After 45 Years of Roe v. Wade, the Fight for Reproductive Justice Continues
Forty-five years have passed since the Supreme Court decision in Roe v. Wade affirmed a woman’s right to make her own choices about her body and her health. Yet this groundbreaking decision is now facing more threats than ever. In fact, while the right to an abortion is still the law of the land, abortion is available to fewer and fewer women.
We have all read news reports of assaults and harassment of abortion patients and clinic employees. More insidious are legislative efforts to restrict access to abortion through TRAP (Targeted Regulation of Abortion Providers) laws. These laws impose unfounded and excessive requirements on facilities, hospital admitting privileges, and procedure room size or corridor width. Other laws mandate waiting periods or parental or spousal consent.
Assaults on the right to an abortion at the state level have skyrocketed in the last six years. Since 2011, 334 abortion-restrictive laws have been enacted by states — thirty percent of all the abortion restrictions enacted by states since the Roe decision 45 years ago. The Guttmacher Institute reports that 63 state abortion restrictions were enacted in 2017 alone. Many of these restrictions are scientifically unfounded.
What has been the effect of these laws? Women are deprived of information they need to make an informed decision about their pregnancy options; the number of abortion service providers has declined; women have to travel farther to obtain abortion services; abortions are delayed. How ironic is it then, that today support for legal abortion is at a 20-year high with 7 in 10 Americans opposing overturning Roe.
Many women today do not remember a time before Roe. Our grandmothers, however, do. And there are many anecdotal, historical accounts of what abortions were like before they were legalized in 1973.
In 1928, Margaret Sanger, who opened the first birth control clinic in the United States in Brooklyn, published Motherhood in Bondage, a selection of 470 of the 250,000 letters she had received from women (and some men) asking for advice on birth control. These letters give insight into early twentieth-century family life, when there was no access to reliable contraception and abortions were ubiquitous. In her foreword to the 2000 edition, Margaret Marsh lists the methods available to women in the 1920’s who wished to terminate their pregnancies, including “orange sticks, slippery elm, and rubber catheters” and “knitting needles, crochet hooks, hairpins, scissors, and button hooks”.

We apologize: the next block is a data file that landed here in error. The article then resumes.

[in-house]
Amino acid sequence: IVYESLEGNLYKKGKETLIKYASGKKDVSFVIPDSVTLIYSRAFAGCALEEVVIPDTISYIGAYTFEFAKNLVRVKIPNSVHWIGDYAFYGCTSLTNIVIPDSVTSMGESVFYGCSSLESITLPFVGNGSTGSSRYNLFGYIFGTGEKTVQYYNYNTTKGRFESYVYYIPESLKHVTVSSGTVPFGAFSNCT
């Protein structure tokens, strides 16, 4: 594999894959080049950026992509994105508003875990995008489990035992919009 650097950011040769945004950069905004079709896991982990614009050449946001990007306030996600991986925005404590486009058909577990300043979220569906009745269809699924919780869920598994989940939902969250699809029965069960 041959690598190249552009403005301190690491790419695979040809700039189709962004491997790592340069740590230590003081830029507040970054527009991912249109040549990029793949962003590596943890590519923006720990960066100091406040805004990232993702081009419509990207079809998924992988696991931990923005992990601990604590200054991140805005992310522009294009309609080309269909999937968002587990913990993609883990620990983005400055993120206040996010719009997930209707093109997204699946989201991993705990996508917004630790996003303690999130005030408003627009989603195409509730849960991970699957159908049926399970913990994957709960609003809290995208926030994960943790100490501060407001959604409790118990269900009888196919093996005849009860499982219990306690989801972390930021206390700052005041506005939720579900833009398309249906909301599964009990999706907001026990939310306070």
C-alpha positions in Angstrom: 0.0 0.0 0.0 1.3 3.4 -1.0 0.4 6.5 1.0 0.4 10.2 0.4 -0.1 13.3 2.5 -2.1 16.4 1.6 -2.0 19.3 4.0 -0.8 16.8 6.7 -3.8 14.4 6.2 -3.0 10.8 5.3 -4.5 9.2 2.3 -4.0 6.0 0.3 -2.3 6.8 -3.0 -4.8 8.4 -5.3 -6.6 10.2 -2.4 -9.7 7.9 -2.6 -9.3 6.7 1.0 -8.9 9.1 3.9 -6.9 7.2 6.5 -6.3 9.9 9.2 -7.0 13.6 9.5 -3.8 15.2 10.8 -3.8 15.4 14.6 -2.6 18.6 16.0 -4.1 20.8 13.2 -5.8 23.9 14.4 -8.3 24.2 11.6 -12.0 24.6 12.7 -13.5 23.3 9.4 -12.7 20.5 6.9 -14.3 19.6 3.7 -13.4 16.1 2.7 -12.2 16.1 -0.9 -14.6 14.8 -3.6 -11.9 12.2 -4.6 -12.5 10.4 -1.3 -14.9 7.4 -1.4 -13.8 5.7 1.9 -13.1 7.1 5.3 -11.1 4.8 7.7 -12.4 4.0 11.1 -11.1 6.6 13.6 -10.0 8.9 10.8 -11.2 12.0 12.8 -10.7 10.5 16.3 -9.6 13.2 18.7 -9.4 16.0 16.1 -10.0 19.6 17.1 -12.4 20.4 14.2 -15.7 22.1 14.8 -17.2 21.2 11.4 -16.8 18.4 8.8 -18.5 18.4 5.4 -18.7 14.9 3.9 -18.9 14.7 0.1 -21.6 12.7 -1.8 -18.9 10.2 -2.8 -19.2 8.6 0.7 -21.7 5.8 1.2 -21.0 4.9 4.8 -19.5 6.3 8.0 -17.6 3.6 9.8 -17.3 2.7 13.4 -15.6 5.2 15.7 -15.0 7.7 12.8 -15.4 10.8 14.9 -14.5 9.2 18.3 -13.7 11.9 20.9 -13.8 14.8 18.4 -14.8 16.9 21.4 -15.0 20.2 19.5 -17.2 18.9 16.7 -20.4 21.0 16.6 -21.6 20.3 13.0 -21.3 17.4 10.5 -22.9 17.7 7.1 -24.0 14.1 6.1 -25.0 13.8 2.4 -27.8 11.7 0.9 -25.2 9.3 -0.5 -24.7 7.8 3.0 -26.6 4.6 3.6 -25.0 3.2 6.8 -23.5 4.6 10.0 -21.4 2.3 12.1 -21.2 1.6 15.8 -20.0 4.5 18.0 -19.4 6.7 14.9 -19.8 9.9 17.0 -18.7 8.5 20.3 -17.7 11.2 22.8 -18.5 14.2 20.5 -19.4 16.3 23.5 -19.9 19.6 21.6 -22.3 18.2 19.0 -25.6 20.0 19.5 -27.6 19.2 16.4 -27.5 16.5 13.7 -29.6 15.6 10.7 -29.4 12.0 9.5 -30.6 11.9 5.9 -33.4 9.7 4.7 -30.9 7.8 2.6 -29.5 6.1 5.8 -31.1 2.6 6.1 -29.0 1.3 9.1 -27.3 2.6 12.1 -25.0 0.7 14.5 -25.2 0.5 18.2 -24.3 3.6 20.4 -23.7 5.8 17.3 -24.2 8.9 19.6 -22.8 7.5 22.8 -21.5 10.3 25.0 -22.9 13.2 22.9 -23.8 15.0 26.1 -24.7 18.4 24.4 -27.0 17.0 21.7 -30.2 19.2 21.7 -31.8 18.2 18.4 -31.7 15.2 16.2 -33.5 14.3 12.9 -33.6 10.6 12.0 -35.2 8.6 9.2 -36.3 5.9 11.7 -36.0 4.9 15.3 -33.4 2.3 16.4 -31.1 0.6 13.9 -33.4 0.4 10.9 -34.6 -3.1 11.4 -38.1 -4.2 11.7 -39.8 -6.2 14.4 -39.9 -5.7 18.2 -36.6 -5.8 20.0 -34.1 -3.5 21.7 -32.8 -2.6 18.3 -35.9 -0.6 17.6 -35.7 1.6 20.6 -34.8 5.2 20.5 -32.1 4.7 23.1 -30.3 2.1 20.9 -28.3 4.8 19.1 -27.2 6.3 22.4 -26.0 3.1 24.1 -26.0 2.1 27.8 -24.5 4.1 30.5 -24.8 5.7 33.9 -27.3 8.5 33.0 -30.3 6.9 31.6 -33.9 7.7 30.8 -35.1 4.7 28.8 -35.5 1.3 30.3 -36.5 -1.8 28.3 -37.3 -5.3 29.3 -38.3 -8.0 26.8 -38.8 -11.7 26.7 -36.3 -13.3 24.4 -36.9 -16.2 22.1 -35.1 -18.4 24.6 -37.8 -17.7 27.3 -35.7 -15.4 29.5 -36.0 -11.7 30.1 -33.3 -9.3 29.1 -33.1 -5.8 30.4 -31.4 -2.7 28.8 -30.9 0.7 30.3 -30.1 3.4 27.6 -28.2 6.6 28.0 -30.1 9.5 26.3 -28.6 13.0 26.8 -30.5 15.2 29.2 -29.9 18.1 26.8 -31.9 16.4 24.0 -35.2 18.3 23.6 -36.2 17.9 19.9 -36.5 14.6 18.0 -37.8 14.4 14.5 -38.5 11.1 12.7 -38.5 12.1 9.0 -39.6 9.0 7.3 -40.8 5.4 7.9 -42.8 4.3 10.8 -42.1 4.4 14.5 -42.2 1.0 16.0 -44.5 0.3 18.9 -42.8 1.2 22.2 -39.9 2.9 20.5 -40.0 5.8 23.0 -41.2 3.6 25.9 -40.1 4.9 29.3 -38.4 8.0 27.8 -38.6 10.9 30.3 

Today abortion rates in the U.S. are at an all-time low due to better contraception and fewer unintended pregnancies - even lower than before 1973 and the legalization of abortion. And for women today who wish to terminate their pregnancies at home, there are other, safer methods available, such as the abortion pill which in the U.S. requires a prescription.
What would be the effect of restricted access to abortion if Roe is overturned? In the absence of Roe, abortion would remain legal in some states. 2017 saw an upsurge in abortion rights in 5 states. And in anticipation of the possibility that Roe could be overturned, some legislatures have or are passing laws that will ensure abortion remains legal in their states. However, women who do not live in such states, especially poor and underprivileged women, will surely seek other solutions. It is not hard to predict that illegal, non-medically supervised abortions would rise in the absence of Roe.
In fact, that may already be happening in some parts of the country. In "The Return of the D.I.Y. Abortion," the New York Times reported that 2016 Google search data showed an increase in searches for phrases such as “how to have a miscarriage," “how to self-abort,” “buy abortion pills online," “free abortion pills”; in "The Rise of the DIY Abortion," Glamour reported that more and more women are resorting to do-it-yourself abortions: herbs, supplements, self-injury and un-prescribed and therefore illegal abortion pills.
We have come a long way since 1973. The internet has the reach and potential to help women wherever they live to obtain counseling and information; and less intrusive and safer medical options have been developed to terminate a pregnancy. Hopefully, the DIY methods used by women before 1973 will remain permanently in the past. DIY is not a substitute for the treatment and services offered by a reproductive health clinic or medical professional.
Today, Roe v. Wade remains the law of the land. As we celebrate its 45th anniversary, I hope we redouble our commitment to protecting a woman’s right to make her own choices about her body, including her right to a safe, affordable, and legal abortion.
Learn more about the Reform Jewish community's work on reproductive rights and women's health by visit www.rac.org/repro.